2016 Projects

LLTK currently has projects in Washington and Oregon and stretching into British Columbia. Below is a sampling of some of what we worked on, with your support, in 2016. To learn more about these and other LLTK projects, visit us at www.lltk.org


The Hood Canal Steelhead Project

Hood Canal steelhead are at the brink of extinction. In response, LLTK has partnered with NOAA Fisheries and six other entities to test and assess an innovative approach to boost the abundance of these fish: low-impact, time-limited hatchery intervention. The lessons we learn from this study will provide crucial information about the efficacy of hatcheries as conservation tools throughout the Northwest. Learn more>

Glenwood Springs Chinook Program

Hatcheries are vital in maintaining fisheries, meeting tribal treaty obligations, and compensating for depleted wild populations. But hatchery fish can compromise the genetic fitness of their wild counterparts if they are allowed to mate. Chinook reared at our Glenwood Springs Field Station, strategically located on Orcas Island, are geographically separated from wild Puget Sound Chinook, allowing us to provide a sustainable fishery in north Puget Sound without negatively impacting the wild stocks. Learn more >


The Salish Sea Marine Survival Project

The Salish Sea Marine Survival Project unites U.S. and Canadian researchers to determine why juvenile Chinook, coho, and steelhead are dying in our combined waters of Puget Sound and the Strait of Georgia, collectively known as the Salish Sea. LLTK, in partnership with the Pacific Salmon Foundation of Canada, coordinates more than 60 organizations in conducting a holistic study of the physical, chemical, and biological factors impacting salmon and steelhead survival. This project serves as a model for ecosystem-scale collaborative science; its results will facilitate smarter management and stronger returns. Learn more>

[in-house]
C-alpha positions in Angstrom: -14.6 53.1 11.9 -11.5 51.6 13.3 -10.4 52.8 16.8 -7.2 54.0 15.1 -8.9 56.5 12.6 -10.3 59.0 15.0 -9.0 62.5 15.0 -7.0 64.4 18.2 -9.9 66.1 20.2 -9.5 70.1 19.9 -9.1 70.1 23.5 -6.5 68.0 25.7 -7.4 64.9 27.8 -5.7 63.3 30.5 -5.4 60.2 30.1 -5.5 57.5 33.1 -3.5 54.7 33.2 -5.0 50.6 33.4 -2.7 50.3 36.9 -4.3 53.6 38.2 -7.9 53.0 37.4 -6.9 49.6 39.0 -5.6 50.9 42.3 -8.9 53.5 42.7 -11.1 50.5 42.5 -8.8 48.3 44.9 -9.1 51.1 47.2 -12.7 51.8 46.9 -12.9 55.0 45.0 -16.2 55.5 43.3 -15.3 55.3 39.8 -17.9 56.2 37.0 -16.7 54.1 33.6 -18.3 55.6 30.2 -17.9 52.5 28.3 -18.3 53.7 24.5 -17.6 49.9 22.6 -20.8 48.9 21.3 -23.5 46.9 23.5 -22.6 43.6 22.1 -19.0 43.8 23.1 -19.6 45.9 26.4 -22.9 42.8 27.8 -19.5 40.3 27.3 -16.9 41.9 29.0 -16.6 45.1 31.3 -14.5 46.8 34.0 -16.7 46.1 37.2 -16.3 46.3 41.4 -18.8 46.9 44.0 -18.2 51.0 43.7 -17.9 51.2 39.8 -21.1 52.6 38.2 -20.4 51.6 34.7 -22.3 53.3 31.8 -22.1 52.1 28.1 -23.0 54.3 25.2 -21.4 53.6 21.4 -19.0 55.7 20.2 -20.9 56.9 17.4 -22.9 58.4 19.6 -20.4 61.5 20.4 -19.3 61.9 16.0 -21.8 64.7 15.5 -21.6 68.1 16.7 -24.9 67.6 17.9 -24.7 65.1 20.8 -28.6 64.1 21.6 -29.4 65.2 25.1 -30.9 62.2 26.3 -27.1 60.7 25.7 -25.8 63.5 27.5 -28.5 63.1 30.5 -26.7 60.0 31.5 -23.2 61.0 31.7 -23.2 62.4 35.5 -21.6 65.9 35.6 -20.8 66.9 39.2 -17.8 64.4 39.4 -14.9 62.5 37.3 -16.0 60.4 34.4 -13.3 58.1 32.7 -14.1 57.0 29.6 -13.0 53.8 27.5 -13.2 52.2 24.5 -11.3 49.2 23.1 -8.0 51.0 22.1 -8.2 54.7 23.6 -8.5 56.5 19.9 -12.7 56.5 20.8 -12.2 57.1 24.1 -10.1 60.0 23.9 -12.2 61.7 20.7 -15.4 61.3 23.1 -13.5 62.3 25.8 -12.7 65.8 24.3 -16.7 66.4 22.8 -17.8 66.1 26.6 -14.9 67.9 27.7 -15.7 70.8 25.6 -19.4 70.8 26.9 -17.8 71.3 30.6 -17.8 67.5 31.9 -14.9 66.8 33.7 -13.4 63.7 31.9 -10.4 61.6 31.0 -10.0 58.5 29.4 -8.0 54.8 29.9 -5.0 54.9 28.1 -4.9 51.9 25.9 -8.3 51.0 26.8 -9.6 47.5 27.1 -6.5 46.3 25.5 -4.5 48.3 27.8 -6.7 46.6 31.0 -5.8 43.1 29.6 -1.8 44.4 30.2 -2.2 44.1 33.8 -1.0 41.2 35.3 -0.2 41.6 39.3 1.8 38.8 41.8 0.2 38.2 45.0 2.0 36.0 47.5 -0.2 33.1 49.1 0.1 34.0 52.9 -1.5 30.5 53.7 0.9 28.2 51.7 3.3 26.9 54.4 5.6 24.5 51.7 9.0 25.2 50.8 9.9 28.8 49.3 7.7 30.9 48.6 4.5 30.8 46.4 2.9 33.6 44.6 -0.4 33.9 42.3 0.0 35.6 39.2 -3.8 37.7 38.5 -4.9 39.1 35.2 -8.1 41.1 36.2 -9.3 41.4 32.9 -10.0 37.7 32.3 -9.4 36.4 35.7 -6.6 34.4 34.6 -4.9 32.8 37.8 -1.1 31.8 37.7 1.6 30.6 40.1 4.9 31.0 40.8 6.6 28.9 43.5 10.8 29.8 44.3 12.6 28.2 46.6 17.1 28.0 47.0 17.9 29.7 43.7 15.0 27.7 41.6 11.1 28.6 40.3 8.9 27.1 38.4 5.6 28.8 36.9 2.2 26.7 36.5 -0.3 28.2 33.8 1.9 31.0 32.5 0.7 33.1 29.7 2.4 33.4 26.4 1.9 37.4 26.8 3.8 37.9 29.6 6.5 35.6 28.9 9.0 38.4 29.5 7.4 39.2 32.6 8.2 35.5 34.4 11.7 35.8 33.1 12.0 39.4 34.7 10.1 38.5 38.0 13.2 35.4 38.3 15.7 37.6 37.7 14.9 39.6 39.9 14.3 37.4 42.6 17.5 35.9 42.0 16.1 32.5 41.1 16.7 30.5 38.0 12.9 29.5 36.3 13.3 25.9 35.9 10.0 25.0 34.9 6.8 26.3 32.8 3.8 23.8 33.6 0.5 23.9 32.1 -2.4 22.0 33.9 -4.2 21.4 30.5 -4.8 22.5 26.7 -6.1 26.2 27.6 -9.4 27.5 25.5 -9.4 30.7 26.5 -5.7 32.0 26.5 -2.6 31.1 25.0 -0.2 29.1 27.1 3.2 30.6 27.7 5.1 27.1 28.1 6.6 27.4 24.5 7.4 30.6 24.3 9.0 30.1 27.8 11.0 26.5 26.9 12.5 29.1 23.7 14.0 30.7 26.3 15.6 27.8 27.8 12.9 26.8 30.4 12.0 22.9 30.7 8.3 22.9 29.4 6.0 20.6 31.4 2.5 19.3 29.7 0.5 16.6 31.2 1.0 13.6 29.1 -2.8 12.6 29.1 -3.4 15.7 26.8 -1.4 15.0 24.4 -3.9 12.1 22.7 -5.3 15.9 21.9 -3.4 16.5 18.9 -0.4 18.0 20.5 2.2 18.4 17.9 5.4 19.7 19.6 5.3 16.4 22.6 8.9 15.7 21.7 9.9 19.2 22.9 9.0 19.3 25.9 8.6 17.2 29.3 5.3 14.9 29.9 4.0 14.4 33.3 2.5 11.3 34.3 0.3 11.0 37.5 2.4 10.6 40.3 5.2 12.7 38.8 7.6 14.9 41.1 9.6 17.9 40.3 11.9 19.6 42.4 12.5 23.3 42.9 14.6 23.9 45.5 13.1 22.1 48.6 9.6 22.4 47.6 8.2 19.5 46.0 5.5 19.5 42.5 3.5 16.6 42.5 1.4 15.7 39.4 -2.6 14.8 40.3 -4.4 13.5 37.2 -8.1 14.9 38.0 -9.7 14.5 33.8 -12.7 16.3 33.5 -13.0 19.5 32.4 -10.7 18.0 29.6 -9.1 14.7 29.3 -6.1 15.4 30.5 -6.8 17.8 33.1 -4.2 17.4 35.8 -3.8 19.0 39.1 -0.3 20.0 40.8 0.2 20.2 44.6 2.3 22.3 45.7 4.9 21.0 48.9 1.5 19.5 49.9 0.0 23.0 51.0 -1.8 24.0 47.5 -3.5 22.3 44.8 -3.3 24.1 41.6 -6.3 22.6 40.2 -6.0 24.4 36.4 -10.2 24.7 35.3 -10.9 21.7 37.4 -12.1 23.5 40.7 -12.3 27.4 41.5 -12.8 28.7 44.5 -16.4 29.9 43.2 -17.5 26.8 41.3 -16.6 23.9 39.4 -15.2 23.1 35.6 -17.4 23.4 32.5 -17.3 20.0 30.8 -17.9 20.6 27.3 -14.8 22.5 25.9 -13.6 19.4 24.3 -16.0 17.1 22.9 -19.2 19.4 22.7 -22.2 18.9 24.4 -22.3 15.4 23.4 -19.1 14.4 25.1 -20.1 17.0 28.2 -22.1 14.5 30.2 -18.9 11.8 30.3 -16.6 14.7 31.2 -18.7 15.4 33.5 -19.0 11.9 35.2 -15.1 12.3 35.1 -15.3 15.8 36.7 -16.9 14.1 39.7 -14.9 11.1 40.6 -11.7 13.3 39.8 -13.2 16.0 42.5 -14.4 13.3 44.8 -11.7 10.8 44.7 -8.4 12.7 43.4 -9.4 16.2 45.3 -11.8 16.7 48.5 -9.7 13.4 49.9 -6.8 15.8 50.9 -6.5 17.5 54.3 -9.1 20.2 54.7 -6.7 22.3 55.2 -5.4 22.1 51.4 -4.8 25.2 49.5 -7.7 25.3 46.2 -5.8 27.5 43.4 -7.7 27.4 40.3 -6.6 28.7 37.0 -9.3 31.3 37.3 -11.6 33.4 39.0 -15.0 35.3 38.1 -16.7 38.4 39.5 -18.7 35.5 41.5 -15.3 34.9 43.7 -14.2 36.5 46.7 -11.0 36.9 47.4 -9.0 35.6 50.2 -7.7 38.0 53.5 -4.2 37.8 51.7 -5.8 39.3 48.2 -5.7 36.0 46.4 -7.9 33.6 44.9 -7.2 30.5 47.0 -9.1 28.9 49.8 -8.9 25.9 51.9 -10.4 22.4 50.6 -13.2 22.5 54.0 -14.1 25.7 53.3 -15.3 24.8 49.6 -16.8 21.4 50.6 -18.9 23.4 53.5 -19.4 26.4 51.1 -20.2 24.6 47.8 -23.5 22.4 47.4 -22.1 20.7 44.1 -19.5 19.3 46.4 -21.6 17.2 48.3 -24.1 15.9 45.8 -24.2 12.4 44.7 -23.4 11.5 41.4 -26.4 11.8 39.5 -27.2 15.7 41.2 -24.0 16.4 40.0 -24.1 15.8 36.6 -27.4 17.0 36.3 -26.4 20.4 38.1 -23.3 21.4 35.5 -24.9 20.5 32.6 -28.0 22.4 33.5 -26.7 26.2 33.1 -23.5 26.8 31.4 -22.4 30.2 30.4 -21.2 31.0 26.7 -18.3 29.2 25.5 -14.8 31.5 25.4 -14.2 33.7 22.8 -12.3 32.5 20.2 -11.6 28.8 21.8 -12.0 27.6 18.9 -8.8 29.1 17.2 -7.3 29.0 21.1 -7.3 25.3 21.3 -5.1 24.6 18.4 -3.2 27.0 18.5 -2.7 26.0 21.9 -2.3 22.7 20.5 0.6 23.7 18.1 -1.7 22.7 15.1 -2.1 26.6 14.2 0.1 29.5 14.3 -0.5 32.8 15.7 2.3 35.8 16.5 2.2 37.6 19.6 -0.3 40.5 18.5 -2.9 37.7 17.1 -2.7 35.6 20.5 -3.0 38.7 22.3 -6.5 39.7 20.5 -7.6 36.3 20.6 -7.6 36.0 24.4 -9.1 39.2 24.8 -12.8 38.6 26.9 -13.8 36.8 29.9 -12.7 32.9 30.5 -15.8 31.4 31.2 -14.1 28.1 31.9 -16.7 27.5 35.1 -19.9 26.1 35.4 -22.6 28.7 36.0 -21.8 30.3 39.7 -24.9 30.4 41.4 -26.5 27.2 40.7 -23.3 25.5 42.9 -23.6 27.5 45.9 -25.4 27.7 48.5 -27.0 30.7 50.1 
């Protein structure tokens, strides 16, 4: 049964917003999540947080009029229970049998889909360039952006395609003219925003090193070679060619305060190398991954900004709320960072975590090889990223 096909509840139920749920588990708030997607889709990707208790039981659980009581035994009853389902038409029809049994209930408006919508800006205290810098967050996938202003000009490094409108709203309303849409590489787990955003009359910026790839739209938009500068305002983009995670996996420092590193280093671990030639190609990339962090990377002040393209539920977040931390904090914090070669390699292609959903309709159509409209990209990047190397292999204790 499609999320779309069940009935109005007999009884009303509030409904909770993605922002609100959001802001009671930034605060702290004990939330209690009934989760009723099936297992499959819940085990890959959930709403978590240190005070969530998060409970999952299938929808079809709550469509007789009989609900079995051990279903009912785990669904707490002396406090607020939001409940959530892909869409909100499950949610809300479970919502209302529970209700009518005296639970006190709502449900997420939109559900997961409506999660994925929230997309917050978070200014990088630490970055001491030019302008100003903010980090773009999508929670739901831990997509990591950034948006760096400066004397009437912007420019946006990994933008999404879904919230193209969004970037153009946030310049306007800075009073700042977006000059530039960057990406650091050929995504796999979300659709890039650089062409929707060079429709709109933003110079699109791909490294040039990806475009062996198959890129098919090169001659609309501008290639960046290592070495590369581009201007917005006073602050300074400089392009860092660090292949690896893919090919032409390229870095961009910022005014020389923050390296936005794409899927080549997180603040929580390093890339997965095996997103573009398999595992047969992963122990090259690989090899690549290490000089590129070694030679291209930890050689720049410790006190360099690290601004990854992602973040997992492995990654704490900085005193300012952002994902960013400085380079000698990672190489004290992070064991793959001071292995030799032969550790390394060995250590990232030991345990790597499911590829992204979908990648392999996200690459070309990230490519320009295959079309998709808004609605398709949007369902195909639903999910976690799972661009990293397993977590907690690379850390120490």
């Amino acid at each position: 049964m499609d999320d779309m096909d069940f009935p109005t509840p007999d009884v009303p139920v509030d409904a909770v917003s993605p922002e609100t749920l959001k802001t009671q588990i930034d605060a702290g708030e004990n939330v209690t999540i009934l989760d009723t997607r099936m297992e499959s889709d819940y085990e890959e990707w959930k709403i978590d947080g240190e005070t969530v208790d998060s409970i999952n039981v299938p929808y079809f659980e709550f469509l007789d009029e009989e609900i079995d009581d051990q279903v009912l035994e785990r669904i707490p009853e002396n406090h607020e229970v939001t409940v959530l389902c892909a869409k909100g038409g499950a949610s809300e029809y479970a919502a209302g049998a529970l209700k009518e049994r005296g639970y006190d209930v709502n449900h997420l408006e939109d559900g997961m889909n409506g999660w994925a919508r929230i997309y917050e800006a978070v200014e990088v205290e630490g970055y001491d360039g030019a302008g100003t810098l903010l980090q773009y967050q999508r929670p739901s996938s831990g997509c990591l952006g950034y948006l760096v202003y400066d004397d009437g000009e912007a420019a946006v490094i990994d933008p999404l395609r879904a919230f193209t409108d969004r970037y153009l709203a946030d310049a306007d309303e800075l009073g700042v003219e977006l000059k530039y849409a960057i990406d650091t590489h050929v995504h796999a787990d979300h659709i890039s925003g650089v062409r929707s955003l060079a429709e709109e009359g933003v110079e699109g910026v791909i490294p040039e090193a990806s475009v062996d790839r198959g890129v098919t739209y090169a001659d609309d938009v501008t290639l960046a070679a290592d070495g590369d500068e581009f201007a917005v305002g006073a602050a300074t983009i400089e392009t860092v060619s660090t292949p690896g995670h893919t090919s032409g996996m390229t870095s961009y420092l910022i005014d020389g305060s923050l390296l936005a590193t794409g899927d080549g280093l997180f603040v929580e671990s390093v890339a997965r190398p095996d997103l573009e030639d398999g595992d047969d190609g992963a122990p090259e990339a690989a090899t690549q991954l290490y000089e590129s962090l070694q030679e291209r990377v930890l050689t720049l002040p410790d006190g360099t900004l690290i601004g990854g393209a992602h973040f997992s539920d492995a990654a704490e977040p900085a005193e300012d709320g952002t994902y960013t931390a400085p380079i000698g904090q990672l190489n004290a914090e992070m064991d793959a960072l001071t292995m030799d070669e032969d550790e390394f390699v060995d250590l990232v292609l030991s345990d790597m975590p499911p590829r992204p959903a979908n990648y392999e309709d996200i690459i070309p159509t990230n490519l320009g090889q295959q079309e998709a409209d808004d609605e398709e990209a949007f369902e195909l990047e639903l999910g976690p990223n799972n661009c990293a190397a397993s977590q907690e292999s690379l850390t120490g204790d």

Chinook Adaptive Management

Puget Sound Chinook salmon were listed as threatened under the Endangered Species Act in 1999. In response, there was a bottom-up approach to planning that resulted in watershed-by-watershed recovery plans, drawing an unprecedented level of community involvement and support. These plans were approved by NOAA in 2007. Today, Long Live the Kings is working with agencies, tribes, and other partners at many levels to refine, improve, and manage Chinook recovery actions around Puget Sound. Learn more>

Steelhead Recovery Planning

LLTK staff are working with steelhead experts around the region to document linkages between human activities and specific impacts to steelhead survival by life stage. We’ve formally joined the NOAA-led Puget Sound Steelhead Recovery Team. To this effort, we bring our experience improving the Chinook recovery plans, drafting the technical basis for a steelhead plan for the four Hood Canal populations in 2014, and working continuously on steelhead survival via the Hood Canal Bridge Assessment, Hood Canal Steelhead Project, and Salish Sea Marine Survival Project.